But special promotion packages that include free dog toys and discounted tattoos don't work as well on business travelers. John Mayberry, an executive with a San Marino engineering company who travels for business nearly 20 times a year, said limited-time discounts and gimmick deals don't appeal to him. When he travels, he said he looks for a low rate, free Internet and complimentary breakfast."The rest of that stuff is worthless to a business traveler," he said.

Hotel managers defend such promotions, saying extreme tactics are needed to keep hotels open and workers employed."We don't feel like we gave away the farm, but we felt like desperate times call for desperate measures," said Marc Loge, a spokesman for the Wilshire Grand Los Angeles, who added that the Beat the Heat deal helped increase occupancy by about 10% this summer.At the Loews Santa Monica Beach Hotel, general manager Bill Doak said discounts and special packages, such as the Grrreen Dog Package for pet owners and the Rejuvenation, Restoration deal that includes a $75 voucher toward a massage, accounted for about 20% of guest sales in the last year."

Everybody is out to save money," he said. "We need to respond to that if we want to stay in business."
Copyright © 2009, The Los Angeles Times

Wednesday, October 7, 2009

Blaupunkt Fitted Its First Car Radio to What Model Car?

A Studebaker in 1932.

Now you know.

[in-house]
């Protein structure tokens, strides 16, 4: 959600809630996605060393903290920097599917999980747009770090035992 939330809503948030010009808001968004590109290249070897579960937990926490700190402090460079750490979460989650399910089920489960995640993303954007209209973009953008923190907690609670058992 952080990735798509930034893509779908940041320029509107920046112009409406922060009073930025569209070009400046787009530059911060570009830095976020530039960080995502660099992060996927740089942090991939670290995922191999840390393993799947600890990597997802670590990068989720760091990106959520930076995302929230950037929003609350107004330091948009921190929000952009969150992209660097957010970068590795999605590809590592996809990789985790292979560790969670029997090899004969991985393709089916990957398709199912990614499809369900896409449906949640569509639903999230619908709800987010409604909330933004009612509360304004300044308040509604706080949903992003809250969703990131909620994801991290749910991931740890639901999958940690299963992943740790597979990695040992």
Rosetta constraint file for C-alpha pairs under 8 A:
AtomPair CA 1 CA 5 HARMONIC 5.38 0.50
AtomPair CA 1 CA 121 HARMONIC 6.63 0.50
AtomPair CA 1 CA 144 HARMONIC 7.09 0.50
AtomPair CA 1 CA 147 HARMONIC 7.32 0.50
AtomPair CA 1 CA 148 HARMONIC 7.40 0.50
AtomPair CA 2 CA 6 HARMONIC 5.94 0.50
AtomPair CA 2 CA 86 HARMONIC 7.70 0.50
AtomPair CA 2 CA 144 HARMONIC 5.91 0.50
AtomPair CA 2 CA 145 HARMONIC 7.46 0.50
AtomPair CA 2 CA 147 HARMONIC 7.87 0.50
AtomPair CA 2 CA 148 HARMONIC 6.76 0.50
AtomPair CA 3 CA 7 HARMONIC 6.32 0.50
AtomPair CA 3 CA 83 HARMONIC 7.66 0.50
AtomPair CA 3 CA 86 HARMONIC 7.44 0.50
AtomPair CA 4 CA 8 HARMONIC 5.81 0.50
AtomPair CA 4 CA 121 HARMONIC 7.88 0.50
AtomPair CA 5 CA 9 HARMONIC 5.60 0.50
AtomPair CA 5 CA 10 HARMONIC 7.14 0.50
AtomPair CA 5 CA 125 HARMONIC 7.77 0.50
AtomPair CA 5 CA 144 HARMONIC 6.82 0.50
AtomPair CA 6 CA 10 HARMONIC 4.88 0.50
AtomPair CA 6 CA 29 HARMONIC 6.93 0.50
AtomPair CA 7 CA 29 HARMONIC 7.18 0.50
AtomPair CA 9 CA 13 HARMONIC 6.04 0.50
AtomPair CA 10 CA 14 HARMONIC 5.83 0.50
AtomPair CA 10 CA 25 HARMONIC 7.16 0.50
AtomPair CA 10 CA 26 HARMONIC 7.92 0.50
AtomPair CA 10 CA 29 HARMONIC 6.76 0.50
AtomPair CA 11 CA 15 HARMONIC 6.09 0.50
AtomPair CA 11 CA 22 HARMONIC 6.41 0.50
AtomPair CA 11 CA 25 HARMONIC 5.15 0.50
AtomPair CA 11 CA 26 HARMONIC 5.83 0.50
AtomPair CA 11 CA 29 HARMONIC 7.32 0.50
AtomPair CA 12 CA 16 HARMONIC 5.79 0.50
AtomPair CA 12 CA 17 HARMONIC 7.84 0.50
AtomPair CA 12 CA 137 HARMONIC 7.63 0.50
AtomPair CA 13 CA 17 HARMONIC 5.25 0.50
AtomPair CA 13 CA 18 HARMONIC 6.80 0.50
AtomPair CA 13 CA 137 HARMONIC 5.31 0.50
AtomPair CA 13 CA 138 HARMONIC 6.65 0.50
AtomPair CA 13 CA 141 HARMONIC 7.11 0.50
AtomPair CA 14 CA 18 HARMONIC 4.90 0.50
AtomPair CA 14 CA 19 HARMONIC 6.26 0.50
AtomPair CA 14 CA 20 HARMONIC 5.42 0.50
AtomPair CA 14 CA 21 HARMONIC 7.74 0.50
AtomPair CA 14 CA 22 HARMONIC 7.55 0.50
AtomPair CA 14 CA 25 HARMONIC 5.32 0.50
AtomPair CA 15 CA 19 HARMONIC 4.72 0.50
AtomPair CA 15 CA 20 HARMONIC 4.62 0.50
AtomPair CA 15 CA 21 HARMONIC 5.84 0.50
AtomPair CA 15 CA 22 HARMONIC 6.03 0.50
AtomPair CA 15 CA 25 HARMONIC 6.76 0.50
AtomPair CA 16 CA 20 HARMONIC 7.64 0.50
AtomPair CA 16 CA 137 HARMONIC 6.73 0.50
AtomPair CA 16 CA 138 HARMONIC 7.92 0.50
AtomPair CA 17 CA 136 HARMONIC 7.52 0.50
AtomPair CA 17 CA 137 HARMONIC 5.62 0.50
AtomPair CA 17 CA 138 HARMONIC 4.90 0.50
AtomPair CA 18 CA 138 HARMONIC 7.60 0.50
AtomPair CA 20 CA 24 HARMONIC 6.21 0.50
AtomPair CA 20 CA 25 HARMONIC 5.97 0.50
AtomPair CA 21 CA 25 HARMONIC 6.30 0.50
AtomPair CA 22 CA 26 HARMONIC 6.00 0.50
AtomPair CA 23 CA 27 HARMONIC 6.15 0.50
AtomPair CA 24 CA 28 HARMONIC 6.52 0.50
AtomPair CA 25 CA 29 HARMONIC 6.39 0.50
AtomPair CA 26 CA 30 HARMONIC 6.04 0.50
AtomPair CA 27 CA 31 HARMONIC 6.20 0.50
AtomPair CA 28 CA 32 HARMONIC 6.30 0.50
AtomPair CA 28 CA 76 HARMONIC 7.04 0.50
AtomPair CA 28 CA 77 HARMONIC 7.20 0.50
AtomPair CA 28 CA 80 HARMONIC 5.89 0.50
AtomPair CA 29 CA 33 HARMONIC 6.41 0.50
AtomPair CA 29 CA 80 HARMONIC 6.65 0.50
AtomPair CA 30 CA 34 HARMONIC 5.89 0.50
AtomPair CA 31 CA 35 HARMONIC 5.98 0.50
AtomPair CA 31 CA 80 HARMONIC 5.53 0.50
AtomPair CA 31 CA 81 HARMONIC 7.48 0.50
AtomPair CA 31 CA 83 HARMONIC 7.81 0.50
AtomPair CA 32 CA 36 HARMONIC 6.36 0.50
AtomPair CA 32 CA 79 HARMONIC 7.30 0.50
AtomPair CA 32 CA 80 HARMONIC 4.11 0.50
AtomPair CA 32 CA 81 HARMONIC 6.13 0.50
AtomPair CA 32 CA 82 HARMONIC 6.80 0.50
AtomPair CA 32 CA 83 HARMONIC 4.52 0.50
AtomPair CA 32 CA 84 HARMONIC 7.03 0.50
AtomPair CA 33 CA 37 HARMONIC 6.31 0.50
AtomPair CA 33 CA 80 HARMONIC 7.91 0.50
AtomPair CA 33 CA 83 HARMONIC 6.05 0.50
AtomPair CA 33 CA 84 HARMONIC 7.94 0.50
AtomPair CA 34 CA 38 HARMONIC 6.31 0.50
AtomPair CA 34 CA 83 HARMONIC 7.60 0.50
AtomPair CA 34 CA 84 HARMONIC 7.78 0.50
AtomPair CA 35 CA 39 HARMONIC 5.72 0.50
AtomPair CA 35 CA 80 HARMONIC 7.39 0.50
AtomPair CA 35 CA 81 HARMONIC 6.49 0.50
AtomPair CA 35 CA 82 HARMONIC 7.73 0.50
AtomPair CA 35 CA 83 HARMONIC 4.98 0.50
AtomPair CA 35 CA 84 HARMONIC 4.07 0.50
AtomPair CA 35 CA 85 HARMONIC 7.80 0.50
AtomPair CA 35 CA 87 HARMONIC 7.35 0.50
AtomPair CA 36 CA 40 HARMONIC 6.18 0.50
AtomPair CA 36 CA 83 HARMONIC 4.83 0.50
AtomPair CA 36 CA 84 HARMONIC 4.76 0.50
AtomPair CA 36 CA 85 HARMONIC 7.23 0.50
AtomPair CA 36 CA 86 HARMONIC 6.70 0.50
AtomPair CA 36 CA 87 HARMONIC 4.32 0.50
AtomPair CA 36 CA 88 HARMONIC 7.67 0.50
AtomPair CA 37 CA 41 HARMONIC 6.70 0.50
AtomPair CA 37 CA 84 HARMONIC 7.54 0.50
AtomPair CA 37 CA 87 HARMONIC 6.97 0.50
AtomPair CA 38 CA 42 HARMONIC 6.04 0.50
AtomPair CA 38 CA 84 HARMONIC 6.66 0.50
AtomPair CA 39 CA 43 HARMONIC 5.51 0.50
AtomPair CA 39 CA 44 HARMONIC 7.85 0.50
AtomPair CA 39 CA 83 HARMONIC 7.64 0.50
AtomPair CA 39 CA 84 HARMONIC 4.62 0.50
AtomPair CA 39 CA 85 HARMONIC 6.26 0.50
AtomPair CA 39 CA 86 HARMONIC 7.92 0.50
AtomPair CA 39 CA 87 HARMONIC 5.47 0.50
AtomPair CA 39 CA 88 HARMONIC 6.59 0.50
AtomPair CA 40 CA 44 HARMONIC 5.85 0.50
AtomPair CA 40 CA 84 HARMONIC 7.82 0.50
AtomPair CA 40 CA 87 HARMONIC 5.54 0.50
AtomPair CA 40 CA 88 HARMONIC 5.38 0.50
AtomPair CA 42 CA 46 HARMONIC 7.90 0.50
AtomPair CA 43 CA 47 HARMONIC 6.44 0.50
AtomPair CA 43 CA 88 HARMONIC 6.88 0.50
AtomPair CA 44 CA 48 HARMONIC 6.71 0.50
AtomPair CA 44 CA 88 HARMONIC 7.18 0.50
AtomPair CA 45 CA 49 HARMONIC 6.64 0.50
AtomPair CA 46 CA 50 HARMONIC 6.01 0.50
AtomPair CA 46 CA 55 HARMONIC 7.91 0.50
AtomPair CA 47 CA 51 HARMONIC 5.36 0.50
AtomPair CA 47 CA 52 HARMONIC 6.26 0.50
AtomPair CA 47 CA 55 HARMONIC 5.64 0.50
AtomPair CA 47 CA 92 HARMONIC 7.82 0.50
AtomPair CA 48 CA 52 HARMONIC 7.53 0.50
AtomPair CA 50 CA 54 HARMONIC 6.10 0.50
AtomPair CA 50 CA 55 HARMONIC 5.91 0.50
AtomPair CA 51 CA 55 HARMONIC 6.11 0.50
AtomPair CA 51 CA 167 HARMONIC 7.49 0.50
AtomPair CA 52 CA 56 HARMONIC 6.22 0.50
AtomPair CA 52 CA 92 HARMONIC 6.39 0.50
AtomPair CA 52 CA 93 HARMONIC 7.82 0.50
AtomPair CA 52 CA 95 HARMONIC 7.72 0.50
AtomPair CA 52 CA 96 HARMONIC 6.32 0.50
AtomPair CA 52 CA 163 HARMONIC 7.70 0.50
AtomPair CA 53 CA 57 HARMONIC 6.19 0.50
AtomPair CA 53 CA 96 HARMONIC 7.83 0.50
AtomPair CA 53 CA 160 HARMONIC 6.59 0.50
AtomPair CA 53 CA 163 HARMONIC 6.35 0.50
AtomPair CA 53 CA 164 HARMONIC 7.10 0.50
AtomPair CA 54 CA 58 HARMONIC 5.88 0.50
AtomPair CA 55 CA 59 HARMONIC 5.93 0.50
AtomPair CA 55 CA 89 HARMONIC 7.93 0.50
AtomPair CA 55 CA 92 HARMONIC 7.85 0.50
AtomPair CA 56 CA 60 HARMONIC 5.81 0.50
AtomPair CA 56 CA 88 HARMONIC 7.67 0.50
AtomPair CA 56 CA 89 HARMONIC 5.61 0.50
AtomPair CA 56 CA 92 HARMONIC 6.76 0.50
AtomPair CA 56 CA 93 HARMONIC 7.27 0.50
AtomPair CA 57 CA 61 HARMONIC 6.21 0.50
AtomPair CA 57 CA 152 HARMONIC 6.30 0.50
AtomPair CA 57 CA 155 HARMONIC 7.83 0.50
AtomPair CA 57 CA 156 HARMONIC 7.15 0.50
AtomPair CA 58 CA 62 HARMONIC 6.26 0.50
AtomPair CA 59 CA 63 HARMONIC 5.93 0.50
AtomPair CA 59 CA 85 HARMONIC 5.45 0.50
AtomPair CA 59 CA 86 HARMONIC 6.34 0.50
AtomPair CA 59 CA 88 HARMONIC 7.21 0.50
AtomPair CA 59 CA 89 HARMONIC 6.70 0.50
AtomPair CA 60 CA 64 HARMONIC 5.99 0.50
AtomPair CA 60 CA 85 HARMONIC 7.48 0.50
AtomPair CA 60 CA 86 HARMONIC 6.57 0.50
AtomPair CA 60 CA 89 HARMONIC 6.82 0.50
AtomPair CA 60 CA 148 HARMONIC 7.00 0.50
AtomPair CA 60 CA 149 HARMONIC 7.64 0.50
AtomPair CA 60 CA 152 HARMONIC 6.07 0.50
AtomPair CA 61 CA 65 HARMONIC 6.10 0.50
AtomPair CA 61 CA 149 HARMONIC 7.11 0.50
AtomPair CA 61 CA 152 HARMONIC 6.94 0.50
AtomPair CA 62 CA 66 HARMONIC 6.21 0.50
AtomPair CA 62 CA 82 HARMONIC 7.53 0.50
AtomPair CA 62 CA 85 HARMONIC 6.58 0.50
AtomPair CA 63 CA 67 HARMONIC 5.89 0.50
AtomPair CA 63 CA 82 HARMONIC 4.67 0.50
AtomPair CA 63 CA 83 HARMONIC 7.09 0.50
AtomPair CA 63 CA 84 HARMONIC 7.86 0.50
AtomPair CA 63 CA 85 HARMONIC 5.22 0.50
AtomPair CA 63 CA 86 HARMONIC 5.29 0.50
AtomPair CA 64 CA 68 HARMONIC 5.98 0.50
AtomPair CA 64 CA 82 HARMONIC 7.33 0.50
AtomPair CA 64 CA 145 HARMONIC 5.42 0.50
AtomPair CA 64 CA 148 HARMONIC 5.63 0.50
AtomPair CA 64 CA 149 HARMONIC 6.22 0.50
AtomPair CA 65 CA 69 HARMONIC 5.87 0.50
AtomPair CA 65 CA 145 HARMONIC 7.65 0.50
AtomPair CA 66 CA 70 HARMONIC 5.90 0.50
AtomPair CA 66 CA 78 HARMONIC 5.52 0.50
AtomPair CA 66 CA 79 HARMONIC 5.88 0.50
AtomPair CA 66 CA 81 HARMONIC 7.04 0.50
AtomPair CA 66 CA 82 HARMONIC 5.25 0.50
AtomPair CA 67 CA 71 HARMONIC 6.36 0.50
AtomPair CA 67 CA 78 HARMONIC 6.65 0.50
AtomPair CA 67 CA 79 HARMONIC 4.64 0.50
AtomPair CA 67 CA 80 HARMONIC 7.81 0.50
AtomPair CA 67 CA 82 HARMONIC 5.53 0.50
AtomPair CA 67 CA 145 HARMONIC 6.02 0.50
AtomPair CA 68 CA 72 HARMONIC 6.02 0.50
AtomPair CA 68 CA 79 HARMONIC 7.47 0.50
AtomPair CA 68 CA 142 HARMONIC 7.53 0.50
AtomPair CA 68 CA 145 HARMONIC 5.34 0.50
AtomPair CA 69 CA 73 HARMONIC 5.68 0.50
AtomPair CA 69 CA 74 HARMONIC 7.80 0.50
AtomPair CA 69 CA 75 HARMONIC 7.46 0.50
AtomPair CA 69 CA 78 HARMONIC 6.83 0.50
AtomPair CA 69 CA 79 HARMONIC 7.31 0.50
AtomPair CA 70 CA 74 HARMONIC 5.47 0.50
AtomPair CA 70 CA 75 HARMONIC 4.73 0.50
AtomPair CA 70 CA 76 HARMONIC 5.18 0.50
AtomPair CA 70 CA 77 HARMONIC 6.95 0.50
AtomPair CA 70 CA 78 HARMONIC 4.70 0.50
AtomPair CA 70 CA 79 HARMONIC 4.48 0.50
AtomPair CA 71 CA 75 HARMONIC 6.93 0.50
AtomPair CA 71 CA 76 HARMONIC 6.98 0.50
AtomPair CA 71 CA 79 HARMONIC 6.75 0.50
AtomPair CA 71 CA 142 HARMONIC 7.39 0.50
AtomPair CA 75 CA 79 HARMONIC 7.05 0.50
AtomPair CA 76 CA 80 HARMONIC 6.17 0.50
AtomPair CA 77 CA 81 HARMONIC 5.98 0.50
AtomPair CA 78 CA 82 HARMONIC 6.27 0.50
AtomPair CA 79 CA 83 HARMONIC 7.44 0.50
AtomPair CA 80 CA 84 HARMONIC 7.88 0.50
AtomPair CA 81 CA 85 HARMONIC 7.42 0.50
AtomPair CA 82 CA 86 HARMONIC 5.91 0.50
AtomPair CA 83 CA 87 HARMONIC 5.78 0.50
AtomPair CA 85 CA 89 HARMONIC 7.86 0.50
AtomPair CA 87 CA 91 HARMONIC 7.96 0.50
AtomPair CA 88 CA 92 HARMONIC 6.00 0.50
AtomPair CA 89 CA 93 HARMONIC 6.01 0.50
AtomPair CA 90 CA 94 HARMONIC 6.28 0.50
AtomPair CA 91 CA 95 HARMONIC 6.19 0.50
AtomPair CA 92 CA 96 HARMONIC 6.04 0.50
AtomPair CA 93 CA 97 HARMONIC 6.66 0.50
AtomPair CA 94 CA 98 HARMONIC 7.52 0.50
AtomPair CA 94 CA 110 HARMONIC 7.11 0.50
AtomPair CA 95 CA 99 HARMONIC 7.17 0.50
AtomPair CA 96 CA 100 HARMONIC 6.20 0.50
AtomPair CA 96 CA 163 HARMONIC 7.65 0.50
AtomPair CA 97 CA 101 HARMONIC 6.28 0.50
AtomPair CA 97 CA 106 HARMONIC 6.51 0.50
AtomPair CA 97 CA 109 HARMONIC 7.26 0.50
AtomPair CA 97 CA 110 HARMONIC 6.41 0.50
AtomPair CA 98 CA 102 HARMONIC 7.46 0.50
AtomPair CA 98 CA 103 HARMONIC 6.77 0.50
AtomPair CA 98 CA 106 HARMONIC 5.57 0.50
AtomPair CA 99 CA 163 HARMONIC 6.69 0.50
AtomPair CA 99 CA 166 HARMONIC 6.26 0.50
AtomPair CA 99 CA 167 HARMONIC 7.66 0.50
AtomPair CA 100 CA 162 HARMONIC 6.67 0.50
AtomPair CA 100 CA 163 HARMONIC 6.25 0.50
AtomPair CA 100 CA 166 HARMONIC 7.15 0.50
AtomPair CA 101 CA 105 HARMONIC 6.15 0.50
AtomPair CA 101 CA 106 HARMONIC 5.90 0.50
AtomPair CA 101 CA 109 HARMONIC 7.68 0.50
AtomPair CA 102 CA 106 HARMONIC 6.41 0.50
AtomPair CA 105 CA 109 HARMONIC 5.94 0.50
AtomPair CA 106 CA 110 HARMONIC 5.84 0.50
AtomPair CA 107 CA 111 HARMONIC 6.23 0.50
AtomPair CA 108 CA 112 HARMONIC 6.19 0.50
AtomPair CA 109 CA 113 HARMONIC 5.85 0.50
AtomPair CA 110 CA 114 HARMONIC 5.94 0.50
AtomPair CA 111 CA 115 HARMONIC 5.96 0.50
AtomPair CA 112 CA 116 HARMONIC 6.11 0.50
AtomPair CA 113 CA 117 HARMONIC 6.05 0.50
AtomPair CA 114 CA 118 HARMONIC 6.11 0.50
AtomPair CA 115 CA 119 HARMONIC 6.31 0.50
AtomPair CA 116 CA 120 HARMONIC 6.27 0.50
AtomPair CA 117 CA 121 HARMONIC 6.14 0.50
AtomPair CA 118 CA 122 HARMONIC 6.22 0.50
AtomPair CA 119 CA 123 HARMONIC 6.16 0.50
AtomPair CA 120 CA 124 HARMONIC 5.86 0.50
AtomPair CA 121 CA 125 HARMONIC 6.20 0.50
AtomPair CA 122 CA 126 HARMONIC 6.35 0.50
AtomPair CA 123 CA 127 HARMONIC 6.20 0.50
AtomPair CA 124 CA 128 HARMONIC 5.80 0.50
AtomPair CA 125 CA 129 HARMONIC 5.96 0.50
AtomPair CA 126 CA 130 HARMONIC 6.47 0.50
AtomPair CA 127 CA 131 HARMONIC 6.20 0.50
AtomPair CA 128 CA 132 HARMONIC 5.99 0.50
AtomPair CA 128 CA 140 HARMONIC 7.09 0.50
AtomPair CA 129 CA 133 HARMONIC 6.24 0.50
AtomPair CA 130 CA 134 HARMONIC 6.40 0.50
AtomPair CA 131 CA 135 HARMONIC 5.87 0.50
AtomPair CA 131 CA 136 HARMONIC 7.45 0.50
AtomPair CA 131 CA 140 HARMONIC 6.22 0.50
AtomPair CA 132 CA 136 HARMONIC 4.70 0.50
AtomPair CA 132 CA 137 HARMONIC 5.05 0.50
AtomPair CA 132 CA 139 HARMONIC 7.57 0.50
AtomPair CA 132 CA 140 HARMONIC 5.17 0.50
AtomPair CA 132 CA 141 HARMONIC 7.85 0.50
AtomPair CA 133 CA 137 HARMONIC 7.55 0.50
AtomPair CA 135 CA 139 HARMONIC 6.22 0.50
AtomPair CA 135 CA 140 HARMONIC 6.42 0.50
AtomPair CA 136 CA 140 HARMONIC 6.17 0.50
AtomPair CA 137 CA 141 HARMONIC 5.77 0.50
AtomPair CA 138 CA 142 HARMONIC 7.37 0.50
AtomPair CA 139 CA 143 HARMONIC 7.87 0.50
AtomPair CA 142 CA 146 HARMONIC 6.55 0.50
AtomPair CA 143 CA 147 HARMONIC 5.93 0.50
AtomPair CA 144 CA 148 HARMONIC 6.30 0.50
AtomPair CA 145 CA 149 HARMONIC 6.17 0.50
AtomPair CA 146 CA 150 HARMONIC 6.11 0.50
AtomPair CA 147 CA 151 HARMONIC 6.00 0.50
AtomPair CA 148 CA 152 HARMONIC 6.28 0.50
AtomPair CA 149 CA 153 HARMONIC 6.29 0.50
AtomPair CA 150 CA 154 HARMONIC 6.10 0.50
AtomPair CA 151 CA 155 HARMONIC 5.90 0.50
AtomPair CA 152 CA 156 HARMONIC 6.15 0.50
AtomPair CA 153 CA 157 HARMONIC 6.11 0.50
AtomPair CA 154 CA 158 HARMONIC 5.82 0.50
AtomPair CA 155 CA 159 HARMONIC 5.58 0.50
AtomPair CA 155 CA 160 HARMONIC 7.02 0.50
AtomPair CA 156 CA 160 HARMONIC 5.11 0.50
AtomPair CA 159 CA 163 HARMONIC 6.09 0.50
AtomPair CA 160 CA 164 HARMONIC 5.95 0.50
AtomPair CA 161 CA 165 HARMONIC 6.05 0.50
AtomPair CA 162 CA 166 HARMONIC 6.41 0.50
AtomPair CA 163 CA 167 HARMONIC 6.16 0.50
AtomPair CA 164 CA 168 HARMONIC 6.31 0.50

Our Most Viewed Post of All Time

on the Emmaco blog was...

The Splash Mountain Boob Cam article...

11,051 hits. Way to go guys!

Confused About "LED" TV's?

Not hard to understand why... the ones on the market are LCD TV's that replaced the old flourescent lamps with LED lamps...

A bit deceptive, actually- and the picture still doesn't really compare to plasmas. Nice article:

Apple, AT&T iPhone Weirdness Continues

Fear of lawsuits? Profound Incompetence? Got caught with their pants down?

Voice over IP seems to be winning...

Sirius XM Radio Update

Truly struggling...

Tuesday, October 6, 2009

CBS Outdoor UK Head Resigns

Presumably over the botched London Underground digital signage system...

Should have let Emmaco manage it...

Friday, October 2, 2009

Cisco Buys Tandberg

$3 Billion in cash... congrats to an "old" audio company...

Thursday, October 1, 2009

140 dB LRAD Clears Out Pittsburgh Protesters

Say what you want, the thing works...

In this Thursday Sept. 24, 2009, photo, a Long-Range Acoustic Device is seen mounted atop a law enforcement vehicle on the streets of Pittsburgh during the G-20 Summit. Police dispersed protesters at the Group of 20 summit last week with a Long-Range Acoustic Device that emits a beam of earsplitting alarm tones that the manufacturer likens to a "spotlight of sound," but that legal groups called potentially dangerous. (AP Photo/Matt Rourke)